A study of school mathematics curriculum enacted by competent teachers in Singapore secondary schools, is a programmatic research project at the National Institute of Education (NIE) funded by the Ministry of Education (MOE) in Singapore through the Office of Education Research (OER) at NIE. The main goal of the project is to collect a set of data that would be used by two studies to research the enacted secondary school mathematics curriculum. The project aims to examine how competent experienced secondary school teachers implement the designated curriculum prescribed by the MOE in the 2013 revision of curriculum. It does this firstly by examining the video recordings of the classroom instruction and interactions between secondary school mathematics teachers and their students, as it is these interactions that fundamentally determine the nature of the actual mathematics learning and teaching that take place in the classroom. It also examines content through the instructional materials used – their preparation, use in classroom and as homework. The project comprises a video segment and a survey segment. Approximately 630 secondary mathematics teachers and 600 students are participating in the project. The data collection for the video segment of the project is guided by the renowned complementary accounts methodology while the survey segment adopts a self-report questionnaire approach. The findings of the project will serve several purposes. They will provide timely feedback to mathematics specialists in the MOE, inform pre-service and professional development programmes for mathematics teachers at the NIE and contribute towards articulation of “Mathematics pedagogy in Singapore secondary schools” that is evidence based.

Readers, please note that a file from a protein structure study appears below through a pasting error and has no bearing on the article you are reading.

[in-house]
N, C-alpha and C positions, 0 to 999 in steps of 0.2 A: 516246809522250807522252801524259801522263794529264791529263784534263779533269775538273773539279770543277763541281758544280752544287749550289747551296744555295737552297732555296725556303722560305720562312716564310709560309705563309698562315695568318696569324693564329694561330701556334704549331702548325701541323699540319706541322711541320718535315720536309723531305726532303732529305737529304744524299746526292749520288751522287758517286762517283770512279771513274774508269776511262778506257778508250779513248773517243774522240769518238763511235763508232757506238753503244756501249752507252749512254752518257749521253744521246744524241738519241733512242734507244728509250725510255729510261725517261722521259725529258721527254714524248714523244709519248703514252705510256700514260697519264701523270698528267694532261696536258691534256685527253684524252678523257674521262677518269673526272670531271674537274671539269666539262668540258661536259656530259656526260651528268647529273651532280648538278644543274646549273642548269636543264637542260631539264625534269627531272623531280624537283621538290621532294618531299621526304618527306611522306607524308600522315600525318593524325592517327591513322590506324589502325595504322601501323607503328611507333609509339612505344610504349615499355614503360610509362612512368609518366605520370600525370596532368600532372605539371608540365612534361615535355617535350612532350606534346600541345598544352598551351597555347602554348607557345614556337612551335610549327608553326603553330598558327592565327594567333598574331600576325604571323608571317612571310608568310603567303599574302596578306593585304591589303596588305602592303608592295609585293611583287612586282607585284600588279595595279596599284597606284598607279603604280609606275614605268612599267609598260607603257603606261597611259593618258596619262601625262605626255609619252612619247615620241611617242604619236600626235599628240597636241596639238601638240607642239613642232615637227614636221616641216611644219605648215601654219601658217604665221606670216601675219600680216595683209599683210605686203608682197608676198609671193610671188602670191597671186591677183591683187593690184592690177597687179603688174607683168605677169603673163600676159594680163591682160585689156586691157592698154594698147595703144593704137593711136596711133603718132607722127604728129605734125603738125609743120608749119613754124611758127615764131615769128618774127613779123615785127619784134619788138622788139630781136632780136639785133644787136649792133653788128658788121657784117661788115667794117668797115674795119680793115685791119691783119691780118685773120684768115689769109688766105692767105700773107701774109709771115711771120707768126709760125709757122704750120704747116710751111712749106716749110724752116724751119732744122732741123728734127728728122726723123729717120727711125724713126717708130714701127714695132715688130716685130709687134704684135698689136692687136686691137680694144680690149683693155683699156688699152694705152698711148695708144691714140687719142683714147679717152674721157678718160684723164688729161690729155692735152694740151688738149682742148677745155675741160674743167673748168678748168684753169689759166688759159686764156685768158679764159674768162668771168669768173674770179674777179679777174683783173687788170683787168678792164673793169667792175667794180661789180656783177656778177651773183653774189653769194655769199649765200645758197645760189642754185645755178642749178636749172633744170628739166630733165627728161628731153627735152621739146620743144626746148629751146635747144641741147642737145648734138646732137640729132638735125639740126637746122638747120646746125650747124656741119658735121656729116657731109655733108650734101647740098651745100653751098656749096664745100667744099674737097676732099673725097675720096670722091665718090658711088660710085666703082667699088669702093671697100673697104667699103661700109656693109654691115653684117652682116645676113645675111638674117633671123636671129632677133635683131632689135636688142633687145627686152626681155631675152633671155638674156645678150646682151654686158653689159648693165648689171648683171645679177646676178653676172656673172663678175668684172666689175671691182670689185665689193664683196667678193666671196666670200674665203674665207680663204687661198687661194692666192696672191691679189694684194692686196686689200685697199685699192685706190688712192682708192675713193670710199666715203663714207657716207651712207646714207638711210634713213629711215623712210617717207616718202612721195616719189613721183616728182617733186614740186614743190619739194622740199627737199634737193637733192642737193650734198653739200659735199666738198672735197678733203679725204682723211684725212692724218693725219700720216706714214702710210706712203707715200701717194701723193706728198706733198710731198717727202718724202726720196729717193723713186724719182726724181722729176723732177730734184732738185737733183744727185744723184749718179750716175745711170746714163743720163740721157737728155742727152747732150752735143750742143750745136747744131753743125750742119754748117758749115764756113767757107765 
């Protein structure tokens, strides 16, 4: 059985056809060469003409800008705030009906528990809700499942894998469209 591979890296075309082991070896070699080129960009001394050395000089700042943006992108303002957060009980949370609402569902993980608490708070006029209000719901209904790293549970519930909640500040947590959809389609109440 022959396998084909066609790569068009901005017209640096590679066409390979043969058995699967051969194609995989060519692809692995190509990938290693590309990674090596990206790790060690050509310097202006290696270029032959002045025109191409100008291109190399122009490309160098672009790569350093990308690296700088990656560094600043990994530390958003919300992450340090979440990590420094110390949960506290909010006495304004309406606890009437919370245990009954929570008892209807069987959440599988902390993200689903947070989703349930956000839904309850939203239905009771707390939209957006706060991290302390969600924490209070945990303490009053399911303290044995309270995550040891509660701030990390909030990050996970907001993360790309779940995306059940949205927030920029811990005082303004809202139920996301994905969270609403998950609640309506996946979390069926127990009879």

WOS© Citations 1Scopus© Citations 3  319  410
  • Publication
    Open Access
    Mathematical Problem Solving for Everyone (MProSE)
    (Office of Education Research, National Institute of Education, Singapore, 2020) ;
    Quek, Khiok Seng
    ;
    ; ;
    Dindyal, Jaguthsing